where is the convergence vibrational quantum number, or the x-intercept. , the


convergence limit, is:

= +

(13)

where is the wavenumber of the transition corresponding to , the highest


measured.
The dissociation energy of the ground state, 0 is:
0 = ( )

(14)

where ( ) is the energy difference between a ground state atom and an atom in the first
excited state with a value of 75891 [7].
3.4. Rotation, moment of inertia, equilibrium separation and the potential curves
A diatomic molecule may rotate around an axis passing through the centre of and
perpendicular to the bond joining them. , the moment of inertia, is:
= 2

(15)

where is the reduced mass of the molecule and is the equilibrium separation. The Morse
potential energy curve is a good approximation of the molecular potential curve [8]:
( ) = ( () 1)

(16)

where is the separation and is:


2

(17)

where is Plancks constant. may be obtained [9] using a literature value for :
1

U( )

= + (ln(1 +

From this, the and potential curves and may be found.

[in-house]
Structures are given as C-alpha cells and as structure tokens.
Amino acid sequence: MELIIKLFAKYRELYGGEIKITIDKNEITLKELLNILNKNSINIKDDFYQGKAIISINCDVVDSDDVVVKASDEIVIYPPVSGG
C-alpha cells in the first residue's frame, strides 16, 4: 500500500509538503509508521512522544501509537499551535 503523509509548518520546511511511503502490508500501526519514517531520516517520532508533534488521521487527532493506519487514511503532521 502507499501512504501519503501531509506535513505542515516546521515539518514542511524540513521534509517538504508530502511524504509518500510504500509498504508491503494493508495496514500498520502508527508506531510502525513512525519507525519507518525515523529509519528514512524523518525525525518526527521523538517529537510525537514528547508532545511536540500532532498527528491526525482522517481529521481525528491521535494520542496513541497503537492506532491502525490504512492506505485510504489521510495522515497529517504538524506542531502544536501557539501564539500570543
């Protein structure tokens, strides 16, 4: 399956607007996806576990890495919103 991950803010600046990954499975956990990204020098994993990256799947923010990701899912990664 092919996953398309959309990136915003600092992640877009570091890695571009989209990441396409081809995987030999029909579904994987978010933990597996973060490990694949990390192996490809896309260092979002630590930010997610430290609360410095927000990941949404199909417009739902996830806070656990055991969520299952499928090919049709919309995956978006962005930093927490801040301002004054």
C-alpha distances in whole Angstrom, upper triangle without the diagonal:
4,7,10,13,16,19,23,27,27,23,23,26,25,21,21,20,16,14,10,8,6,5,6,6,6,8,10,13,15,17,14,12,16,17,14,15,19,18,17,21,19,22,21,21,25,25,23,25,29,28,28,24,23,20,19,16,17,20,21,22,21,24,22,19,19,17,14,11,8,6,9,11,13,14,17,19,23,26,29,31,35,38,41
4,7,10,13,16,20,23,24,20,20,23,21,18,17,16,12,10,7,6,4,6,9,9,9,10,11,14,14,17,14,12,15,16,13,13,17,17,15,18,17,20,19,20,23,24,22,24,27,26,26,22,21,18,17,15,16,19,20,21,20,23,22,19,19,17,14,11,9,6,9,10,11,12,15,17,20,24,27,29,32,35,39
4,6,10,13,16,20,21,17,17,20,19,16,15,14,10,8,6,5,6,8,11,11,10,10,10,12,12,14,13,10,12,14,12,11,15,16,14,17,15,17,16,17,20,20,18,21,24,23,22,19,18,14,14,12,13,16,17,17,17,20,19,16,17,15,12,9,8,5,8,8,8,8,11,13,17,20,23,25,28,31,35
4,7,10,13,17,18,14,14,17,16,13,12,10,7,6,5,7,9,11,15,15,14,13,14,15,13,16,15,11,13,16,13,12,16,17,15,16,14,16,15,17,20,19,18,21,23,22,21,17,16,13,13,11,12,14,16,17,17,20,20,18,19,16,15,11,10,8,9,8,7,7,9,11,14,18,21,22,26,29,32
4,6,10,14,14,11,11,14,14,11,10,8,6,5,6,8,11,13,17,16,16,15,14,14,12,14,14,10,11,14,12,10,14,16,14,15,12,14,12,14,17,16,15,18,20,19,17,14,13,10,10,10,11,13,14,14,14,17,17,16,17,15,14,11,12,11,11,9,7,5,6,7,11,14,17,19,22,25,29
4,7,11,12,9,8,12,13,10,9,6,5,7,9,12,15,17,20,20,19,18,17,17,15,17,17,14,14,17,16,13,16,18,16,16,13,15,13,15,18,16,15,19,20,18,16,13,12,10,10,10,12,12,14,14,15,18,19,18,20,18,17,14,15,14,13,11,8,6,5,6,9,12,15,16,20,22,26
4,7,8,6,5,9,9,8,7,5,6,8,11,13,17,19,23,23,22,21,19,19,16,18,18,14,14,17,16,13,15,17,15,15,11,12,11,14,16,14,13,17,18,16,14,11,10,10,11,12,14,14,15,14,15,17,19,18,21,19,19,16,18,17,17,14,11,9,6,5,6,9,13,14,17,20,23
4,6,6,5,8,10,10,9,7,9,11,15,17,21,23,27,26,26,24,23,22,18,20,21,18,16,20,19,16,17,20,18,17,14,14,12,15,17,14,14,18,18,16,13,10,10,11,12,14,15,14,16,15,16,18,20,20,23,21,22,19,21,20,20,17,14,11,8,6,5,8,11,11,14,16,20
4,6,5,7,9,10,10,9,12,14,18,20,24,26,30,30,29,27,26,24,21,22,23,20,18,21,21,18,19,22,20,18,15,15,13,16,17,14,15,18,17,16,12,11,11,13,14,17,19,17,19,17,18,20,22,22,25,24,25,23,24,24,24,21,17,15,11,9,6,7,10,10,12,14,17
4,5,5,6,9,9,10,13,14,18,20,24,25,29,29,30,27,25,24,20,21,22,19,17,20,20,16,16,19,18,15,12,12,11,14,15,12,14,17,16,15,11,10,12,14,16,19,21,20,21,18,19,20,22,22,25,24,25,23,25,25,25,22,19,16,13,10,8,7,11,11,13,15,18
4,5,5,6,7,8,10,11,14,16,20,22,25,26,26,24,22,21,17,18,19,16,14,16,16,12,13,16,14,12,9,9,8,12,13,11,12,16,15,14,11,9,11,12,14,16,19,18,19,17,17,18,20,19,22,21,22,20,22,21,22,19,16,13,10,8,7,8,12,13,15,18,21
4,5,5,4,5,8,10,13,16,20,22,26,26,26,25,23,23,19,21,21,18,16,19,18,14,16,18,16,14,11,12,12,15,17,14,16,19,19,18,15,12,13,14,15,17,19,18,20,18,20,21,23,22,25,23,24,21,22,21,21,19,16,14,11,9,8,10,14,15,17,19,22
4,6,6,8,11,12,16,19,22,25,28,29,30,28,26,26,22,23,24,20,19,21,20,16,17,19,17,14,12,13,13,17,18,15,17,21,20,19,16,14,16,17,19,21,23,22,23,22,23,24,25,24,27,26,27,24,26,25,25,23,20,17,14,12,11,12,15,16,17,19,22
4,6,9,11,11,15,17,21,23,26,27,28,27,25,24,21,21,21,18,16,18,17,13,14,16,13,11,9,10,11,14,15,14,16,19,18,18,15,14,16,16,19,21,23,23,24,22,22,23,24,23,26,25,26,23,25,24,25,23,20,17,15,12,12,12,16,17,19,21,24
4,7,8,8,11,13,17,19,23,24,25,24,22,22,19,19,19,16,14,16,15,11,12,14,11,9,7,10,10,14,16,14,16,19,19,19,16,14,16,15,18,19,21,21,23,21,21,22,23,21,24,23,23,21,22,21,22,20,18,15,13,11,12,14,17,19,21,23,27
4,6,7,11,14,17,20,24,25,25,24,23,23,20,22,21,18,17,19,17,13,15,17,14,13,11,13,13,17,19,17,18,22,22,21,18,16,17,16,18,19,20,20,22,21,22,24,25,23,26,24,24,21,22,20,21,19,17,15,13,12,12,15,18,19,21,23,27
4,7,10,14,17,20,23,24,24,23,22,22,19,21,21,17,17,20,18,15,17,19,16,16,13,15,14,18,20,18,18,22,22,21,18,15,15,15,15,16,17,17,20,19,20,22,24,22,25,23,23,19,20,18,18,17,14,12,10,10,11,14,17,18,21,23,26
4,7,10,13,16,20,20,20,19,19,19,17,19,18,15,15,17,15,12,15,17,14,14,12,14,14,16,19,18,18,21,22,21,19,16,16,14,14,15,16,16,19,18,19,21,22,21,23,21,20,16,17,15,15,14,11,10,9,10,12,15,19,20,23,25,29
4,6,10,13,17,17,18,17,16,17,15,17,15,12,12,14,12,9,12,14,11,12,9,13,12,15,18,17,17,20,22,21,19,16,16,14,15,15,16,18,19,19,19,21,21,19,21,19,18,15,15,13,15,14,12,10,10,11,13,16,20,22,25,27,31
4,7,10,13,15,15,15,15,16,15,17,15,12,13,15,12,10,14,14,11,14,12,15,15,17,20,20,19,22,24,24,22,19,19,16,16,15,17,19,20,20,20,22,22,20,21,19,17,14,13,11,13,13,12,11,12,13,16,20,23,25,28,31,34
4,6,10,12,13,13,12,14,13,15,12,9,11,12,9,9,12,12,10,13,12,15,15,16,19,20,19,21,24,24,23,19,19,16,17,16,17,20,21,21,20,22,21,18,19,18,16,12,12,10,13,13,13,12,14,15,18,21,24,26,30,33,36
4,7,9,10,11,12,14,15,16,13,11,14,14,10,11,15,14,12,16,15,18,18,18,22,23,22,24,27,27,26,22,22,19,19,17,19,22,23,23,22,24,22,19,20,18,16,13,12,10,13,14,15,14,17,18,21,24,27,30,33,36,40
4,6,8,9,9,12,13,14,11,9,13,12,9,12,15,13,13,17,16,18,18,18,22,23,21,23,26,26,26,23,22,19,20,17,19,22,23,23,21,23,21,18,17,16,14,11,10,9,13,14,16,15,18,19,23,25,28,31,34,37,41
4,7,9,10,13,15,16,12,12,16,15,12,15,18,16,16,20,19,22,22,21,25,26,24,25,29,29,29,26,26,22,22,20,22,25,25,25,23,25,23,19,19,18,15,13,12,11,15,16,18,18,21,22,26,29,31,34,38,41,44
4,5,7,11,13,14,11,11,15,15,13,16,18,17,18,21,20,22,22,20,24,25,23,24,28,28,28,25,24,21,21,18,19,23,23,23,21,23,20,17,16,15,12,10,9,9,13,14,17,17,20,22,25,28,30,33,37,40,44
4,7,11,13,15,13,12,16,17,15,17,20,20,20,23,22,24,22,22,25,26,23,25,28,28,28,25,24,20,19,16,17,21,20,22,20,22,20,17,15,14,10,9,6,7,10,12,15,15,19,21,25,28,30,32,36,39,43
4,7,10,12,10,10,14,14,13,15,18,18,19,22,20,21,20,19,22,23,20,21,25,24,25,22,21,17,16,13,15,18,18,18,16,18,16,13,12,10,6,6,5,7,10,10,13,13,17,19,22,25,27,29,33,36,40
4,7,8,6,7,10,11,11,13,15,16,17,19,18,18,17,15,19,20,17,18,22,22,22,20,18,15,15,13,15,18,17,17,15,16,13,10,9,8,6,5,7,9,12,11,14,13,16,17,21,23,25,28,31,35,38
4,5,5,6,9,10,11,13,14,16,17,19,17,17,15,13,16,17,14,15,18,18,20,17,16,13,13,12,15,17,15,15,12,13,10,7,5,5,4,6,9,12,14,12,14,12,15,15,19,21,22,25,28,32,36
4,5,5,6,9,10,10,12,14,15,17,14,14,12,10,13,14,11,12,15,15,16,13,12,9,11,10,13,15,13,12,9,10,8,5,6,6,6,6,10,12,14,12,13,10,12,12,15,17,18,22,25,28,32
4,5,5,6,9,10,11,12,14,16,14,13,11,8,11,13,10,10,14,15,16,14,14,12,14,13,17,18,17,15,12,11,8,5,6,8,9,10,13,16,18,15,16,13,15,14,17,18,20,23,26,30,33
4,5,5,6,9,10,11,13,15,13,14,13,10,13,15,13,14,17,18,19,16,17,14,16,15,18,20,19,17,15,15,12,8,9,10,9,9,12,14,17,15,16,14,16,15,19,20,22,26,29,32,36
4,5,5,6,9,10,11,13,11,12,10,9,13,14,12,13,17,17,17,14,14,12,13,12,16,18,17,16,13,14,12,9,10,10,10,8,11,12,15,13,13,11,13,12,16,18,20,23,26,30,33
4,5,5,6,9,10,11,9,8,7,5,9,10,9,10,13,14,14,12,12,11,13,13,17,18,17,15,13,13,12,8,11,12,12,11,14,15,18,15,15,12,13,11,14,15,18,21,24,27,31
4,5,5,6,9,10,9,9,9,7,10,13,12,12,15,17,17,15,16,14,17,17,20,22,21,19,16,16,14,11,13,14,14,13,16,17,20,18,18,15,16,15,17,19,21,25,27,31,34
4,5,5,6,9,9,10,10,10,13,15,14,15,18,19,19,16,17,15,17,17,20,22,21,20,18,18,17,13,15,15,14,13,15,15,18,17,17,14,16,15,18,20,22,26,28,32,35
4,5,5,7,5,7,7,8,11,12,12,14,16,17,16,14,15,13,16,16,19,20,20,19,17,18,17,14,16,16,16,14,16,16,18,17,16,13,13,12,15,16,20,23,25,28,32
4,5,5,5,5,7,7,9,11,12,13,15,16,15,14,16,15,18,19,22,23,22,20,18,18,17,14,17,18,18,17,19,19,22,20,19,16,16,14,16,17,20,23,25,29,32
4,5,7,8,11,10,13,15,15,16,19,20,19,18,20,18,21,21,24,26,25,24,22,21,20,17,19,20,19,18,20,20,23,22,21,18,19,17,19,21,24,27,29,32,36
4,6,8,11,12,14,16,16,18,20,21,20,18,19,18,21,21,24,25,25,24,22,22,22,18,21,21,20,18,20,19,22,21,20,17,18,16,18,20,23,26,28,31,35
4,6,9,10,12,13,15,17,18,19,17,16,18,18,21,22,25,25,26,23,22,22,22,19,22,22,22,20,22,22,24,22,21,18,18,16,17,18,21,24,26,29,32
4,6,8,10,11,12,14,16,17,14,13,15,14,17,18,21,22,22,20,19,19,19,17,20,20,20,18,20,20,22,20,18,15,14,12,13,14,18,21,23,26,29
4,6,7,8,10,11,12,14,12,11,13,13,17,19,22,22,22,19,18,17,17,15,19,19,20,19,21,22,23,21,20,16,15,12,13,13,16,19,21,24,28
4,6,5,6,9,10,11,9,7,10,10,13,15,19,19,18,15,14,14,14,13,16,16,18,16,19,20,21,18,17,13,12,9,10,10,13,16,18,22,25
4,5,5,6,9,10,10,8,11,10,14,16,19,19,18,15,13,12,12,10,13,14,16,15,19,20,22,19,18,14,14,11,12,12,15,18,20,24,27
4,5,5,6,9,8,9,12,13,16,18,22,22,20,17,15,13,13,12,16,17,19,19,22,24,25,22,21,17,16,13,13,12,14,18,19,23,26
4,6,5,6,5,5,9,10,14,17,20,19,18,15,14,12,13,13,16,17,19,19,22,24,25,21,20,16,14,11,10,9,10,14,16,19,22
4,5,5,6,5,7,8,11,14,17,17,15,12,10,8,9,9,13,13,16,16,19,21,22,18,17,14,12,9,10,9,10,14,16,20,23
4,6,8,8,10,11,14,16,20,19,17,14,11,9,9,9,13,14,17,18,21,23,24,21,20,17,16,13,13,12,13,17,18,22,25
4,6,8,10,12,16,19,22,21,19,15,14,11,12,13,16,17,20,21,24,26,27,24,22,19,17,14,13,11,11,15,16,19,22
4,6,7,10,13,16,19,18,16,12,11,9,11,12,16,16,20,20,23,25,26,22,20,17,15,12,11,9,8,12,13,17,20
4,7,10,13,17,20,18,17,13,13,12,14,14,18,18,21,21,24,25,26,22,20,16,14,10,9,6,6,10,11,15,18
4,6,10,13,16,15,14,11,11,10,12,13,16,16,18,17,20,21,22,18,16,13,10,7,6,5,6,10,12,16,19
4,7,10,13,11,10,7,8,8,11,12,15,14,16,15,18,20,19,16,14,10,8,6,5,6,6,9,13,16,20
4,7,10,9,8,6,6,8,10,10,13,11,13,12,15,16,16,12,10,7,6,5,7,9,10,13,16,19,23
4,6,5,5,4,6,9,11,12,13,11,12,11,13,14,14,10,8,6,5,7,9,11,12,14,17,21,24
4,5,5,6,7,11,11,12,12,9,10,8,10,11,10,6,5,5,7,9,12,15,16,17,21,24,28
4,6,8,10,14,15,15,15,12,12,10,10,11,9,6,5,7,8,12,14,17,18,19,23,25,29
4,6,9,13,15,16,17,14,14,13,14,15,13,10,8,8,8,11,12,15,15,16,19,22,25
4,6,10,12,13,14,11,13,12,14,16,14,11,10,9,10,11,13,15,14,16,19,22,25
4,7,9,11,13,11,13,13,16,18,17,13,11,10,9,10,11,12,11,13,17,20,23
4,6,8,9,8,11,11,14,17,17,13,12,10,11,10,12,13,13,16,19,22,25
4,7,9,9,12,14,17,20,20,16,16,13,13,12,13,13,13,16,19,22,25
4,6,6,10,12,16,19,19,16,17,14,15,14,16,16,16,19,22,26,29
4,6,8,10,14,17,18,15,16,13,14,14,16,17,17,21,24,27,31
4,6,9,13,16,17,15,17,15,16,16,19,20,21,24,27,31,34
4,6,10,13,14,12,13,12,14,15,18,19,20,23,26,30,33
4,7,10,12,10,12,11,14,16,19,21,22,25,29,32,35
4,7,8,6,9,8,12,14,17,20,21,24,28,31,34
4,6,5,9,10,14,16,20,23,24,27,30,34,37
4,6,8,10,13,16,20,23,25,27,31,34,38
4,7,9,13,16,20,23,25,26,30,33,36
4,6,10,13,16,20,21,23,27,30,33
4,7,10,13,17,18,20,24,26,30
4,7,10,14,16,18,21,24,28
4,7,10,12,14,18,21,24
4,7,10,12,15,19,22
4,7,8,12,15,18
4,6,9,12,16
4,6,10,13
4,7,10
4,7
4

(18)

4. Results and discussion


4.1. White light results
Scanning over the widest possible range of wavelengths with the white light bulb gave Figure
8, from which the wavelength range of vibrational bands was found.

Figure 8.

Table 1 is the Deslandres:

27
28
29
30

()

0
0
0
0

543.47
541.18
539.89
536.87
Table 1.

A white light spectrum at room temperature, scanned across the wavelength range of interest,
was labelled from bands corresponding to = 28 up to = 40:

Figure 9. Not all of the band heads labelled for the Birge-Sponer extrapolation are labelled on this figure.

A Birge-Sponer extrapolation was plotted:

Figure 10

4.2. LED Results


Using the LED as the source gave clearer spectra with better signal to noise ratios. 5 LED